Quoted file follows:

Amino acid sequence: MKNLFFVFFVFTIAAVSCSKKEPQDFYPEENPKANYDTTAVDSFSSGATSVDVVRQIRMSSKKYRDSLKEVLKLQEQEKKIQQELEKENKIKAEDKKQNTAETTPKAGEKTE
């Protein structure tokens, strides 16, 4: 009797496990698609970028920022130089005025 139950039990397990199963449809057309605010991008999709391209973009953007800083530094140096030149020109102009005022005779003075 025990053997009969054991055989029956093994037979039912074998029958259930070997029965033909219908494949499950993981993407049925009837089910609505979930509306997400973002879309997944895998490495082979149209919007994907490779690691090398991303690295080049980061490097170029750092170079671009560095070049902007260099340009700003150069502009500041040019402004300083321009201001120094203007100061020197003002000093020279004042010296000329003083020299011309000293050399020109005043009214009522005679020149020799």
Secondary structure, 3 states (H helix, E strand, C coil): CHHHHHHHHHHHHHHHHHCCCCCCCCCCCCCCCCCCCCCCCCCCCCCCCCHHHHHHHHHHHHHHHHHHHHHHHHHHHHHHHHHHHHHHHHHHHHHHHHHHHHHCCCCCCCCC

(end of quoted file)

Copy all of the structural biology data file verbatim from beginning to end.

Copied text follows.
Amino acid sequence: MKNLFFVFFVFTIAAVSCSKKEPQDFYPEENPKANYDTTAVDSFSSGATSVDVVRQIRMSSKKYRDSLKEVLKLQEQEKKIQQELEKENKIKAEDKKQNTAETTPKAGEKTE
């Protein structure tokens, strides 16, 4: 009797496990698609970028920022130089005025 139950039990397990199963449809057309605010991008999709391209973009953007800083530094140096030149020109102009005022005779003075 025990053997009969054991055989029956093994037979039912074998029958259930070997029965033909219908494949499950993981993407049925009837089910609505979930509306997400973002879309997944895998490495082979149209919007994907490779690691090398991303690295080049980061490097170029750092170079671009560095070049902007260099340009700003150069502009500041040019402004300083321009201001120094203007100061020197003002000093020279004042010296000329003083020299011309000293050399020109005043009214009522005679020149020799």
Secondary structure, 3 states (H helix, E strand, C coil): CHHHHHHHHHHHHHHHHHCCCCCCCCCCCCCCCCCCCCCCCCCCCCCCCCHHHHHHHHHHHHHHHHHHHHHHHHHHHHHHHHHHHHHHHHHHHHHHHHHHHHHCCCCCCCCC